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Appeals on Wheels continues to enjoy the open road

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The Indiana Court of Appeals will hit a milestone this week when it convenes at Trine University in Angola.

The court’s traveling program, dubbed Appeals on Wheels, will conduct its 400th oral argument June 19 before an audience of high school juniors attending Hoosier Boys State. Judges John Baker, Melissa May and Cale Bradford will constitute the panel hearing Dodson v. Seven Corners, Inc., a civil case on appeal from Marion Superior Court.

Launched during the Court of Appeals’ centennial in 2000-2001, Appeals on Wheels has traveled across Indiana to high schools, colleges, law schools and other venues to give state residents a close-up look at the court in action.

“The entire court can be proud of this milestone,” said Chief Judge Nancy Vaidik. “We appreciate the tremendous interest of audiences across the state and the excellent advocacy of so many attorneys who’ve participated through the years.”

Appeals on Wheels is not a moot court program. All the arguments involve pending civil or criminal appeals from Indiana trial courts. Individuals who attend receive a study guide about the Court of Appeals and the case along with copies of the case briefs, if requested. The court also provides a preparation checklist to the host site, sends a news release to area media and notifies the host site after the opinion is issued.

“Traveling oral arguments are just as focused on the case and the law as the rest of our caseload,” Vaidik said. “But they involve an added dimension of public outreach and education that benefits the court, the law and our audiences.”

 

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  1. The practitioners and judges who hail E-filing as the Saviour of the West need to contain their respective excitements. E-filing is federal court requires the practitioner to cram his motion practice into pigeonholes created by IT people. Compound motions or those seeking alternative relief are effectively barred, unless the practitioner wants to receive a tart note from some functionary admonishing about the "problem". E-filing is just another method by which courts and judges transfer their burden to practitioners, who are the really the only powerless components of the system. Of COURSE it is easier for the court to require all of its imput to conform to certain formats, but this imposition does NOT improve the quality of the practice of law and does NOT improve the ability of the practitioner to advocate for his client or to fashion pleadings that exactly conform to his client's best interests. And we should be very wary of the disingenuous pablum about the costs. The courts will find a way to stick it to the practitioner. Lake County is a VERY good example of this rapaciousness. Any one who does not believe this is invited to review the various special fees that system imposes upon practitioners- as practitioners- and upon each case ON TOP of the court costs normal in every case manually filed. Jurisprudence according to Aldous Huxley.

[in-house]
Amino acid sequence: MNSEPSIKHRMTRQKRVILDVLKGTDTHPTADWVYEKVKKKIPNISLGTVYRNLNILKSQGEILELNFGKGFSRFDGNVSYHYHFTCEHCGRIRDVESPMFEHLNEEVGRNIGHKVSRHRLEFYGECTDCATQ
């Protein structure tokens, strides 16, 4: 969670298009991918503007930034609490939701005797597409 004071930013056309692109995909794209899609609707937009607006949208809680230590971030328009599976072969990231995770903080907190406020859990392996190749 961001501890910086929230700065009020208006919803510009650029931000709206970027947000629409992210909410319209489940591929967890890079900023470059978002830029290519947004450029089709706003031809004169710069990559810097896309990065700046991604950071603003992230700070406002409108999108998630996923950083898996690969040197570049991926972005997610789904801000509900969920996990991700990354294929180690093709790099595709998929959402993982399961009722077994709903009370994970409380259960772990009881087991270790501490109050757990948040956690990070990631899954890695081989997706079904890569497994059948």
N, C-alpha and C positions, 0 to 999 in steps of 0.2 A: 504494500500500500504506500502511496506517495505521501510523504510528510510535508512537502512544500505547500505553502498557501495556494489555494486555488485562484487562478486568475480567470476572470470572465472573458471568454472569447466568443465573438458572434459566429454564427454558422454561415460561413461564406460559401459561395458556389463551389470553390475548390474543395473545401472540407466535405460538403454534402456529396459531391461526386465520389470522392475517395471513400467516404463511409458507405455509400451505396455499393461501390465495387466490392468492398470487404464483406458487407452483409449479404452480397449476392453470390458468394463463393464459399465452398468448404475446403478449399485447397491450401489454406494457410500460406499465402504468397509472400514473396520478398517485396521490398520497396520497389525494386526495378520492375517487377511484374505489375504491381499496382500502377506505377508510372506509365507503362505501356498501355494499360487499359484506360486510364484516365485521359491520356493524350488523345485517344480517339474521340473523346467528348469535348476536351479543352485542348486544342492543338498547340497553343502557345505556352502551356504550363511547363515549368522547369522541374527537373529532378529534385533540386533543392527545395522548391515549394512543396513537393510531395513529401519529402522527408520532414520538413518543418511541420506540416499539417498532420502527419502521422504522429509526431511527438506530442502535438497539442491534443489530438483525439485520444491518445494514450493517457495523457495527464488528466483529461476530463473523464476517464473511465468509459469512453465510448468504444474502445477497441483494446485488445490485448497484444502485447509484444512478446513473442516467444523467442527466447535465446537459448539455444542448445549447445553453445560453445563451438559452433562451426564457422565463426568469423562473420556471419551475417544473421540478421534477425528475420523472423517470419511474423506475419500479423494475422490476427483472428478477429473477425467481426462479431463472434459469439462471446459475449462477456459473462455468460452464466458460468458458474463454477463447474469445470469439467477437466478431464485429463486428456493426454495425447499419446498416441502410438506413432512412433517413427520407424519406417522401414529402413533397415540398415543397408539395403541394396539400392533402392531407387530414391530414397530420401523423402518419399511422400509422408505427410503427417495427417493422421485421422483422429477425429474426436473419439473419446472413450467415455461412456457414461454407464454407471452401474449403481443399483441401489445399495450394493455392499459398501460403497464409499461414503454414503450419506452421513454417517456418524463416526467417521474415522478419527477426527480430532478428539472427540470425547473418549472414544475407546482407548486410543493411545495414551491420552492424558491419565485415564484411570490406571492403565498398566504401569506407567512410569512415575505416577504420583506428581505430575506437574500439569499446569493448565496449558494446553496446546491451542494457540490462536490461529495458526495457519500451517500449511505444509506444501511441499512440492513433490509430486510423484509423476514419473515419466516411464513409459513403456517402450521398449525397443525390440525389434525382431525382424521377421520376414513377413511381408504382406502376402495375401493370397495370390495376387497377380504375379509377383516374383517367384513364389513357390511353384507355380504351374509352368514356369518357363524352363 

2. Any attorneys who practice in federal court should be able to say the same as I can ... efiling is great. I have been doing it in fed court since it started way back. Pacer has its drawbacks, but the ability to hit an e-docket and pull up anything and everything onscreen is a huge plus for a litigator, eps the sole practitioner, who lacks a filing clerk and the paralegal support of large firms. Were I an Indiana attorney I would welcome this great step forward.

  3. Can we get full disclosure on lobbyist's payments to legislatures such as Mr Buck? AS long as there are idiots that are disrespectful of neighbors and intent on shooting fireworks every night, some kind of regulations are needed.

  4. I am the mother of the child in this case. My silence on the matter was due to the fact that I filed, both in Illinois and Indiana, child support cases. I even filed supporting documentation with the Indiana family law court. Not sure whether this information was provided to the court of appeals or not. Wish the case was done before moving to Indiana, because no matter what, there is NO WAY the state of Illinois would have allowed an appeal on a child support case!

  5. "No one is safe when the Legislature is in session."

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